American Robin

Turdus migratorius

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  • American Robin |  Photo: Joshua Mayer
  • American Robin |  Photo: Joshua Mayer
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American Robin Photo Gallery

Basic Information

Order

Passeriformes

Family

Turdidae

Size

American Robins are generally between 7.75 and 11.25 inches in length.

Lifespan

up to 14 years

Weight

American Robin (Turdus migratorius) facts, habitat, range, robin pictures and bird watching tips to help you identify the songbird.

Diet

Omnivore

Behavior

Ground Forager

Range

Nationwide

Nest Placement

Tree

Number of Offspring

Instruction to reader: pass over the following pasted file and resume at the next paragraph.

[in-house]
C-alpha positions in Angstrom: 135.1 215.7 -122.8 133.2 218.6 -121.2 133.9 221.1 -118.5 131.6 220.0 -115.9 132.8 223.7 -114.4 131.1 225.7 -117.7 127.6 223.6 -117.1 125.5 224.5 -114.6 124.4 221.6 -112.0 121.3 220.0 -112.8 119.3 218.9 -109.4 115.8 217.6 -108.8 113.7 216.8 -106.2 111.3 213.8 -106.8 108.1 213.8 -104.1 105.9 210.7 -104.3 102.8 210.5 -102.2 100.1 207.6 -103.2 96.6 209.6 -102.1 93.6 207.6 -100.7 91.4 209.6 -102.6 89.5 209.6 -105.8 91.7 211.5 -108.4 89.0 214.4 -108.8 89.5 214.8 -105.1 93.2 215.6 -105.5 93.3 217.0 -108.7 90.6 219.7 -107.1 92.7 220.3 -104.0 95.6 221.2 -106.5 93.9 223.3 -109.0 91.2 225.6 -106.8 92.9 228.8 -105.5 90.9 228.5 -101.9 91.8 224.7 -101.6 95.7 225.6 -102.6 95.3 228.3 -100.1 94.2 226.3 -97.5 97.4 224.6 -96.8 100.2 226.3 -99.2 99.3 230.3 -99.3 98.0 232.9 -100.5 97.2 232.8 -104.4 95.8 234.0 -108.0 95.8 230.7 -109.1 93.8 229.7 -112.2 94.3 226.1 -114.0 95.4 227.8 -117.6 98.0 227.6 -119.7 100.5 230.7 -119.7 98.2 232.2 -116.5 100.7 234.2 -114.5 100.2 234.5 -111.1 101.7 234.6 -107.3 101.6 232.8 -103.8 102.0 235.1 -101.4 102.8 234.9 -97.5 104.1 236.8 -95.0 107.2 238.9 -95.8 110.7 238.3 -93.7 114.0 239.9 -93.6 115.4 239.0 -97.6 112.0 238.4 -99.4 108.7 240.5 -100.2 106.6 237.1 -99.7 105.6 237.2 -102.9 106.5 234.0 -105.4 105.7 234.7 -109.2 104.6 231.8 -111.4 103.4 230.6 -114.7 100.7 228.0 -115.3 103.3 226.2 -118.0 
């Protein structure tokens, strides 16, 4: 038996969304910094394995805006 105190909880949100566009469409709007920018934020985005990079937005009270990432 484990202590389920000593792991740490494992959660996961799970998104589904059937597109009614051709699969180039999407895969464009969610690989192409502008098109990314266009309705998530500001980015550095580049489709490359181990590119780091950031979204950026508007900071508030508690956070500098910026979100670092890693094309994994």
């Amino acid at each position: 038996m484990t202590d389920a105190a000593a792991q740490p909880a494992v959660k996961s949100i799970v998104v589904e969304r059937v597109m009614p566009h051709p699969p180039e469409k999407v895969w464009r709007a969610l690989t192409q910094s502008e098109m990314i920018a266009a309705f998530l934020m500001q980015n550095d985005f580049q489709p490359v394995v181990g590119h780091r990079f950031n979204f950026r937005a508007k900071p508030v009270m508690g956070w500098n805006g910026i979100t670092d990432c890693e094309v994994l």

3–5 Eggs

Egg Description

Blue Green

Condition at Hatching

Feeble, naked with patchy white down

Social Status

Flocks

Wingspan

12–15.75 in

Observation Tips

American Robins are one of the most common songbirds in the country. Keep an eye peeled along your favorite trails or strolls in neighborhood parks.

What does the American Robin look like?

American Robins are large songbirds. They have round chucky bodies, long legs and tails. Their bills are yellow with black tips. Their upper bodies are brownish gray and they have the familiar rusty orange chests and white bellies. Females are pale in color.

American Robin Habitat

Open Forests

American Robin Facts

American Robins are common songbirds across the nation. They are North America's largest thrush and are often observed in backyards snacking on earthworms in the early morning. Robins can have three broods of chicks a year, but on average less than 50% will produce. They are considered a forerunner to spring, as they spend most of the winter in a roost and are inactive. Their song in the chipper music of spring and is a series of ten or so clear whistles.

See also